Hamlet’s views on women is adulterous which pertains to the misogynistic tendencies in the play; thus, Hamlet’s mother, Gertrude, sparks up his misogynistic approaches. Hamlet is repulsed with Gertrude since she was quick to re-wed immediately following Old Hamlet’s death and cries: “She married. O, most wicked speed, to post / With such dexterity to incestuous sheets!” (1.2.156-157). Hamlet is shocked that his mother remarries to Claudius, Old Hamlet’s brother, before letting the tears on her cheek to dry.
The fear of the unknown in contrast to the familiar surroundings at home, leave Eveline questioning what to do and reminisce in old memories. Her life now is structured by repeating tasks and includes people she has known all her life. Starting a life with Frank would mean to leave all she is familiar with behind and to begin a new life in an unknown country she only ever heard stories about. Eveline would not know what to expect in Buenos Aires, though she would happily choose a life with Frank because “he would save her” (Joyce, 31). Save her from her taunting father, his abuse and threats, her work at the stores and Miss Gavan and the dust in her house that does not leave her alone.
One comment that stood out to me was “women are used to worrying over trifles.” The words trifles means something of little value or importance, by Mr Hale stating women are used to worrying over unimportant items, it shows he doesn’t truly care about women’s thoughts. Sheriff Peters isn’t considered oppressive, but he is extremely dismissive of his wife’s thoughts and concerns. He is also quite prejudiced towards Minnie in the fact that she killed her husband. The final Man in this story is Mr Wright.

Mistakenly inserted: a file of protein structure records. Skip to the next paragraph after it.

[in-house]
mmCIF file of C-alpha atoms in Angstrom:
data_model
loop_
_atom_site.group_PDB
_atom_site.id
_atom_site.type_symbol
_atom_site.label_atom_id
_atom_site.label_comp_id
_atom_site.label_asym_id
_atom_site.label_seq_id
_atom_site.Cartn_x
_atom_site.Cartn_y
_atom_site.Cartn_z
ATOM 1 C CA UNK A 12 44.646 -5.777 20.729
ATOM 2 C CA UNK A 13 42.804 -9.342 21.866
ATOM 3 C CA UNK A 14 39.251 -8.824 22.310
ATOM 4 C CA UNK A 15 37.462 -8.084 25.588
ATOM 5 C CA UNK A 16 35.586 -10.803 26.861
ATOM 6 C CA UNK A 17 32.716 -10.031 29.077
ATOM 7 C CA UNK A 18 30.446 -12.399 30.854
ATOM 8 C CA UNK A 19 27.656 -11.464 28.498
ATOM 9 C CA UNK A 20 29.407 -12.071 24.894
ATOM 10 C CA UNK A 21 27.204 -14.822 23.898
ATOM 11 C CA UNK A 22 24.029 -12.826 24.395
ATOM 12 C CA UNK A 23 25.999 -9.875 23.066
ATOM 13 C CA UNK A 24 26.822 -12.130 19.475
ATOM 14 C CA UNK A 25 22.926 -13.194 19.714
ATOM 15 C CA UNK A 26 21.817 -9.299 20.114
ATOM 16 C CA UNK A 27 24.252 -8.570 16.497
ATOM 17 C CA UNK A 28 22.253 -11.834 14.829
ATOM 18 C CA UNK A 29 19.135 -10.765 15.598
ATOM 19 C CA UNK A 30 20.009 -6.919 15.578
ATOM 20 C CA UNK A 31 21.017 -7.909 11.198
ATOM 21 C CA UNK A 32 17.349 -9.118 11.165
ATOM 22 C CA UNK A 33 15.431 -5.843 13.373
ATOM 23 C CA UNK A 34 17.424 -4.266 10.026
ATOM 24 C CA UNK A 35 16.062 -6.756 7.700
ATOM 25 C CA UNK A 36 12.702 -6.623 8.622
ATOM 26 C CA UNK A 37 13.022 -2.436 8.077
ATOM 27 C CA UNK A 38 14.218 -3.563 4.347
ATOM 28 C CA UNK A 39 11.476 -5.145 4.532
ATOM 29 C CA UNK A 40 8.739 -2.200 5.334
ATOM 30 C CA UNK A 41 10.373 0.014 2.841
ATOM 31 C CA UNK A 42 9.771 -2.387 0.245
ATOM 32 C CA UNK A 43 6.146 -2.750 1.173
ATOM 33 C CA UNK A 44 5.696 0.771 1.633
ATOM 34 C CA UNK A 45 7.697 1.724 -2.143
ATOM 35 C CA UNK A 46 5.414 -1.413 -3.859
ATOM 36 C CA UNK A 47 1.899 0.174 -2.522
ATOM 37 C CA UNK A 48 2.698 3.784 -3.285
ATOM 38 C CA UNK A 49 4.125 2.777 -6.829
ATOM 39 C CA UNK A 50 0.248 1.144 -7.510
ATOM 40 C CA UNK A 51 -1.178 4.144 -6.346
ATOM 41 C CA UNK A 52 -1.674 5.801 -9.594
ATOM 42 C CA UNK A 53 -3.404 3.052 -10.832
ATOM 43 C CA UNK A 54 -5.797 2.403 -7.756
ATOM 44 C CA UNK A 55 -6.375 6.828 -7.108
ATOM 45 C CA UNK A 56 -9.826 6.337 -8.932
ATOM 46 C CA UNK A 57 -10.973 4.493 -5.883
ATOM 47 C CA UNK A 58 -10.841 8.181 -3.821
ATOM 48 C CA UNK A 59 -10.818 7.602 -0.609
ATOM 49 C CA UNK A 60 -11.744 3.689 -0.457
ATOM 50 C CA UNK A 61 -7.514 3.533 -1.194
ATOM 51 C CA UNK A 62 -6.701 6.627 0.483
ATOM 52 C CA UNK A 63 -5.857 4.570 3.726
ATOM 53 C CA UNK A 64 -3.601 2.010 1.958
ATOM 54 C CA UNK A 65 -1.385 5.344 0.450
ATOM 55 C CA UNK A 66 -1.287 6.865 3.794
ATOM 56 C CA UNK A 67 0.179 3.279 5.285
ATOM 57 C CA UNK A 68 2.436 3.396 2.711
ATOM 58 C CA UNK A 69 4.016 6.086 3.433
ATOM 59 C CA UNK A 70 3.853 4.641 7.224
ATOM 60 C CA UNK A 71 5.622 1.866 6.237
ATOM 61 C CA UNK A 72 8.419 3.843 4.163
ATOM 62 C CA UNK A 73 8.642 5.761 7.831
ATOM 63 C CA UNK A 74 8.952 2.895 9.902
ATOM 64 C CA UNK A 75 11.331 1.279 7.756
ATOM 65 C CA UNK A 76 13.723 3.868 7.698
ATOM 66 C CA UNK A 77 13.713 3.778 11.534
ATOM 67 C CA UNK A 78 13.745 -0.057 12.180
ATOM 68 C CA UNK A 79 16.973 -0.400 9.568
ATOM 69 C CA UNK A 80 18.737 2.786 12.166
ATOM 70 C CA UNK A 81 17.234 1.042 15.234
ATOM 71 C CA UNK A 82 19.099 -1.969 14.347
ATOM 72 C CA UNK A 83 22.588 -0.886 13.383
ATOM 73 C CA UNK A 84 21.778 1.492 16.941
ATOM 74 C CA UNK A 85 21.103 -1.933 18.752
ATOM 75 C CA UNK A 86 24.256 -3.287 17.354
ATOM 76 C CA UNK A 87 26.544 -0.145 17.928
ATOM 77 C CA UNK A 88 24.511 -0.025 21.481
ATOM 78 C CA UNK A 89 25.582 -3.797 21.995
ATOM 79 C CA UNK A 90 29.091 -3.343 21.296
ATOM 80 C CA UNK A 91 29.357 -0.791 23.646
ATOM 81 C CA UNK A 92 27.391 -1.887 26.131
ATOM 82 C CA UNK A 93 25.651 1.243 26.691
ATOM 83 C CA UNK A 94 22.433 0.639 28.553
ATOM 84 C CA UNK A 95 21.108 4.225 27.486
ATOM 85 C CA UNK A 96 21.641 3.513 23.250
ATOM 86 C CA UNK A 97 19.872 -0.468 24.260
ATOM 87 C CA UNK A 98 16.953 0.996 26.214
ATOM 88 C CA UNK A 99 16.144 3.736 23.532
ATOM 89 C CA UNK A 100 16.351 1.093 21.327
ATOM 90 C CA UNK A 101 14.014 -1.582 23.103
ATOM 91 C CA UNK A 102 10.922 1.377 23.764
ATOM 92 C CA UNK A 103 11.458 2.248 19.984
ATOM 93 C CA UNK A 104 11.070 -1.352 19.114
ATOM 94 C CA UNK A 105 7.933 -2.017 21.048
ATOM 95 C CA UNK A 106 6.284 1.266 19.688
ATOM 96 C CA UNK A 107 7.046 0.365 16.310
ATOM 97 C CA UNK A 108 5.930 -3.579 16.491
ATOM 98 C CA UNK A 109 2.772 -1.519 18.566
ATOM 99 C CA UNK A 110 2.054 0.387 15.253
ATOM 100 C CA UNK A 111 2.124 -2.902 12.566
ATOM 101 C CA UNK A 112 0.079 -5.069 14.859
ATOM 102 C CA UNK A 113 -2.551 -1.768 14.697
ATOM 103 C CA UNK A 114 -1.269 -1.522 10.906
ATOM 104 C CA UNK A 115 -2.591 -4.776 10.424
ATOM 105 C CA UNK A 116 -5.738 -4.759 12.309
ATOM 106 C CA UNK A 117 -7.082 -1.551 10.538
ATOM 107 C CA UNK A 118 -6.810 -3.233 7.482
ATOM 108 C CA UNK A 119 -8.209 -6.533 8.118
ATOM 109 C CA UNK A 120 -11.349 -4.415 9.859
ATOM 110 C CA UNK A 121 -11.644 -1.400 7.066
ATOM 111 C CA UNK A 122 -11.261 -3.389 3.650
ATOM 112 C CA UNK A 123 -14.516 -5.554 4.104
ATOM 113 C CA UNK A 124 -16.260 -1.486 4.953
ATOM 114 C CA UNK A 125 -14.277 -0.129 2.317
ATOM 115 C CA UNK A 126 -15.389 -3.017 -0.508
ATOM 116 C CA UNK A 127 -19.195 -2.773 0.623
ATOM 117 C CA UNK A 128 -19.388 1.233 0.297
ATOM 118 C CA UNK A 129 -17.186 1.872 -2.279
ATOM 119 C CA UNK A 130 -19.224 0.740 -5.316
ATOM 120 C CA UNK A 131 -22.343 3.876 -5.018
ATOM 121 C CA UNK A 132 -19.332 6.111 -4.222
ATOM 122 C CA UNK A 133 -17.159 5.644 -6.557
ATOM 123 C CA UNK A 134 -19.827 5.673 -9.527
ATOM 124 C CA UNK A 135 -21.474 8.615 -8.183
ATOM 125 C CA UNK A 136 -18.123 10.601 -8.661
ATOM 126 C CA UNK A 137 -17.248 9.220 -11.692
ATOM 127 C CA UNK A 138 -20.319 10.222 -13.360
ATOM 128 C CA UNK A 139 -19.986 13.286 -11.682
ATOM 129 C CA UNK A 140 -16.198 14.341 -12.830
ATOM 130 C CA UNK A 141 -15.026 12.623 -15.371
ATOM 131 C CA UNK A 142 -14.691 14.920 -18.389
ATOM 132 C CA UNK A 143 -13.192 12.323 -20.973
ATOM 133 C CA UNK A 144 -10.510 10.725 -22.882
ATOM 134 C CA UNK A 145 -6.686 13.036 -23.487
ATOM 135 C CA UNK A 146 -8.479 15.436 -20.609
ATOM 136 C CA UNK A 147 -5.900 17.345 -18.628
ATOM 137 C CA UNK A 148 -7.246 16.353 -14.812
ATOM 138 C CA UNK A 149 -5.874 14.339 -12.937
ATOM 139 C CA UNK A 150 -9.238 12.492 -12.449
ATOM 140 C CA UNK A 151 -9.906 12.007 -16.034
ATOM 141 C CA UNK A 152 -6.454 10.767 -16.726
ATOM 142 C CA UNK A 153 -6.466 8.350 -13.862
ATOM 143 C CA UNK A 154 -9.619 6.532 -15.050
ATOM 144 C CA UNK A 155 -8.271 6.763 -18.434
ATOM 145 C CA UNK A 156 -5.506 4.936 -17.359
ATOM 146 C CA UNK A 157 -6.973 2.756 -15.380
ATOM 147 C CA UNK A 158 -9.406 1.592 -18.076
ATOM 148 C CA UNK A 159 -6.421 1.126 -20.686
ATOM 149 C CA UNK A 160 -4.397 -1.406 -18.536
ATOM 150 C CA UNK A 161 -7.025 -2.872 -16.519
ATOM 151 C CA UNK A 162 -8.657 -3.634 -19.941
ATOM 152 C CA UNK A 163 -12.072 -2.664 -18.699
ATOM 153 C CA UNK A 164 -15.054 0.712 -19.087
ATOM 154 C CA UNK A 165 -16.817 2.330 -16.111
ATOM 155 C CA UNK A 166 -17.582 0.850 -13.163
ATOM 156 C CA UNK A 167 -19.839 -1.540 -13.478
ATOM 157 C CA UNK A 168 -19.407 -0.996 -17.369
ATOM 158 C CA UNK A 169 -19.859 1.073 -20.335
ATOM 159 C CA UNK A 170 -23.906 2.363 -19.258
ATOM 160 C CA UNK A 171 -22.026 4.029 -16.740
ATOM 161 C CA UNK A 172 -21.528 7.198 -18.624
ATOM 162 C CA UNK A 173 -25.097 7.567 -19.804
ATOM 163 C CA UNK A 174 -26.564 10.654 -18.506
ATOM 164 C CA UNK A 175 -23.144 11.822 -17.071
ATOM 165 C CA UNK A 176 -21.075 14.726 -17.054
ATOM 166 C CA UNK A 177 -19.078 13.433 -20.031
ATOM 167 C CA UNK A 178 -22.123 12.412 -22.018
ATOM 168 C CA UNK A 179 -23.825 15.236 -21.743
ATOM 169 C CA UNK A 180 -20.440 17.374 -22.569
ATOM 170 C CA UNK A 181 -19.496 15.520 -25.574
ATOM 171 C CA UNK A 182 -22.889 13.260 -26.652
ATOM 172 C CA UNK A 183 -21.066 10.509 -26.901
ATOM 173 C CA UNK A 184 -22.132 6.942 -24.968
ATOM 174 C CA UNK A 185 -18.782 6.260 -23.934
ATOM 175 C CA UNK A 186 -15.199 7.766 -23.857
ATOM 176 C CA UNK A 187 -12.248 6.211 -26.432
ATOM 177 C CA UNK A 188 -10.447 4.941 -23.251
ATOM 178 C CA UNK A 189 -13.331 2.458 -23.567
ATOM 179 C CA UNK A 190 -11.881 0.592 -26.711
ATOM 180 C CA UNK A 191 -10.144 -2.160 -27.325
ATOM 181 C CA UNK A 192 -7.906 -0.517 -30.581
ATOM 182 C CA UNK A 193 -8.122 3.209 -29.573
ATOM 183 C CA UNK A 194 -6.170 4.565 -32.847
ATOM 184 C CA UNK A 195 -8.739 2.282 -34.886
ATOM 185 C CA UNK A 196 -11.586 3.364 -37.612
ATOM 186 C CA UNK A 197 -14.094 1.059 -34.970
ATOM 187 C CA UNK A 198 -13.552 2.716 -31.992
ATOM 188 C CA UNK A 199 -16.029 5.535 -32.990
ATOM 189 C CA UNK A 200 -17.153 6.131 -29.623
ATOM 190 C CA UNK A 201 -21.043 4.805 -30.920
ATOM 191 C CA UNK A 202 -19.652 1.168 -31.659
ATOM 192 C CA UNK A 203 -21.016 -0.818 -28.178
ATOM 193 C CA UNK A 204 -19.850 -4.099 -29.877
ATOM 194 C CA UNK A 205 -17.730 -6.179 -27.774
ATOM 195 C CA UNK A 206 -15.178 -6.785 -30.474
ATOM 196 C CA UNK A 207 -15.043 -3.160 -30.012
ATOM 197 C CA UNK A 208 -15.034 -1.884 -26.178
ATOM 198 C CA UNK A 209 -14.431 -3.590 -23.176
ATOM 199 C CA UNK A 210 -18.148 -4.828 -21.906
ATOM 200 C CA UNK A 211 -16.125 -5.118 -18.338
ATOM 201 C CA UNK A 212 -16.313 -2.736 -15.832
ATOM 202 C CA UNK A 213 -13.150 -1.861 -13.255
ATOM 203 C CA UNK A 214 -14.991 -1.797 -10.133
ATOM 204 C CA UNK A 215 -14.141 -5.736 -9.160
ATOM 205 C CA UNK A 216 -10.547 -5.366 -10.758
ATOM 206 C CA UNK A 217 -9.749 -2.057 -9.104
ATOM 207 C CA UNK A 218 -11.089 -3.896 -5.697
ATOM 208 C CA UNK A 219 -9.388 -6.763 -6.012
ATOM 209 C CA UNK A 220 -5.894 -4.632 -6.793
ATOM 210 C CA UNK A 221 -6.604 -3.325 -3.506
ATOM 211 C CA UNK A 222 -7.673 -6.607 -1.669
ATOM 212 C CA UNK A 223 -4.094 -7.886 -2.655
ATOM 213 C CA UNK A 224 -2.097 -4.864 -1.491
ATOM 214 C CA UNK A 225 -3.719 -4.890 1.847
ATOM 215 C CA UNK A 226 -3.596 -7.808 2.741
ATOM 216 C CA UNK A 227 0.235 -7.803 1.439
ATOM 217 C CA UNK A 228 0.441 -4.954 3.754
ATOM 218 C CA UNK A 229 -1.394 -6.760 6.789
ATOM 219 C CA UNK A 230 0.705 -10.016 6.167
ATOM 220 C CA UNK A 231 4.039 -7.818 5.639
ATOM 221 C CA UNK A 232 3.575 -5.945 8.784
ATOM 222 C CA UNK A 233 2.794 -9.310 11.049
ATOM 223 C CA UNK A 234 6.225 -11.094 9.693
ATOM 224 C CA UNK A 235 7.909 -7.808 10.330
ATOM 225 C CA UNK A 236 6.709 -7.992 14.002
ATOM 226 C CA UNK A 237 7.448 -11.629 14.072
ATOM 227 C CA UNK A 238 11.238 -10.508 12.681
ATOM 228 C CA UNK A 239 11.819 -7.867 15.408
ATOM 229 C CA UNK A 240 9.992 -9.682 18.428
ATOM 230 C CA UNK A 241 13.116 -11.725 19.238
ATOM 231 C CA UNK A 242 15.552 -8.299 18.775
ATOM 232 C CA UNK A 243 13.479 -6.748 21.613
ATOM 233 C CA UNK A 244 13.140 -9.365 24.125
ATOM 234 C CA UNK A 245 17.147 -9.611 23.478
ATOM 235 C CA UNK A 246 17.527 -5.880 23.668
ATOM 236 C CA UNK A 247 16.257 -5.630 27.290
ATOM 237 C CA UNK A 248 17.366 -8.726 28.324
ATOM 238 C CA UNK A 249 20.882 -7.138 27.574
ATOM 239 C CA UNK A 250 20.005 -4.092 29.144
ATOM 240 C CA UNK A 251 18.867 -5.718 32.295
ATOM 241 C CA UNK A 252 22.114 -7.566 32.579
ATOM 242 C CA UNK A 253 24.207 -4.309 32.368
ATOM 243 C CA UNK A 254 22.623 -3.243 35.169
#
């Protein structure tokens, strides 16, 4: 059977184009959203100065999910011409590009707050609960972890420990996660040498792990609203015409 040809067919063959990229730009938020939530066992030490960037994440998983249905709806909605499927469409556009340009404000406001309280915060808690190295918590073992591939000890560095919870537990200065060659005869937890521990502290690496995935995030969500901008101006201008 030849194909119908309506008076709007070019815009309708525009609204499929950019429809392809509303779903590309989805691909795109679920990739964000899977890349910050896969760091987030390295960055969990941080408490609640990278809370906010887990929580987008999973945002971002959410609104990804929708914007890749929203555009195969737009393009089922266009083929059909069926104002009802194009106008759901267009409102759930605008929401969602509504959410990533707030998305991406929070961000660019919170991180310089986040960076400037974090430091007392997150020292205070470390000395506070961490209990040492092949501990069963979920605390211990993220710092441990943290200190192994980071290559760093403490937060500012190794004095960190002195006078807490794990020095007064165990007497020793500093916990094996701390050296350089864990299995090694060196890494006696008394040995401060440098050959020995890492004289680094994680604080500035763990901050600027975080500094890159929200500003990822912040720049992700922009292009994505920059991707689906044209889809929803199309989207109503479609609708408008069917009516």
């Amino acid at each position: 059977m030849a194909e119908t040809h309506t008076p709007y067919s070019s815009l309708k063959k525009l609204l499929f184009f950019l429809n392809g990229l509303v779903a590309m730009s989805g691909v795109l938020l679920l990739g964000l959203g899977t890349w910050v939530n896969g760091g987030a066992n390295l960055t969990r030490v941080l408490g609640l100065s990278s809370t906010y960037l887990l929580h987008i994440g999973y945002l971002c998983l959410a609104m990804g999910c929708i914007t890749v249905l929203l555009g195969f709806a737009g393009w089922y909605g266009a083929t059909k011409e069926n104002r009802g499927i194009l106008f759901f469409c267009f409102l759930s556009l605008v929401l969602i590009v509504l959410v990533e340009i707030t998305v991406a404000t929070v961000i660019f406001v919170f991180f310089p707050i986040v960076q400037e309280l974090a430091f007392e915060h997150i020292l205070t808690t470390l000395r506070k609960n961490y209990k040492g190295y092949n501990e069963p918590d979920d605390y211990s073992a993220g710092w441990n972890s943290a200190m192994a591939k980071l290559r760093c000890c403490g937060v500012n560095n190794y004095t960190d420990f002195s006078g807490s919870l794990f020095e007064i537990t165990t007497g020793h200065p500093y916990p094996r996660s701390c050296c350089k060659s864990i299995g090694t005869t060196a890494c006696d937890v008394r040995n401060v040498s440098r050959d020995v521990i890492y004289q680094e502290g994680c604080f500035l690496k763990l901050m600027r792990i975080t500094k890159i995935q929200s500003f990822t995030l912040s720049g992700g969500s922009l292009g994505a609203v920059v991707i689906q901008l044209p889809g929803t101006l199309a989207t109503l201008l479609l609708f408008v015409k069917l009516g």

Once Mariam and Rasheed start living together, she realizes that she has to work and do all of the chores. Life is not going to be like it was with Nana but instead she is about to suffer and endure with Rasheed the rest of her live. Enduring suffering is a reoccurring theme in the novel. Likewise, Laila, the daughter of one of her neighbors, is not even married yet, but she has to pick up the slack around her house because her mom is depressed after she hears her sons have died in the war.
Curley’s wife begins to regret living on the ranch with Curley. She starts to regret living there because of the way they treat her. And also because she could be doing better in her life instead of sitting around being bored and only being able to associate with Curley. Curley’s wife states “ I tell you I aint used to livin’ like this, I coulda made somethin’ of myself.” (Steinbeck 88).
She thought her mom had stole the letter she was waiting for from an agent who could get her into her career; she assumed her mom stole it because she thought her mom would have wanted her daughter to do what “normal” women do. Also, she is not considered a “normal” wife; “normal” for that time meant she was supposed to stay inside and do chores and cook. Instead, she goes around, talks to the men working and hides from her husband. Curley’s wife is lonely because no one talks to her to prevent trouble. George said to Lennie, “well, you keep away from her, ‘cause she’s a rat trap if I’ve ever seen one (Steinbeck 32).”
Edna has found her new found freedom by moving out of her big house she shared with her husband into a smaller house for herself. She is still trapped by her feeling s for Robert. He comes to visit her for the last time; Edna leaves Robert at her house and told him to wait for her. When she got back, Robert wasn’t there and left her a note, “I love you. Good-by –because I love you.”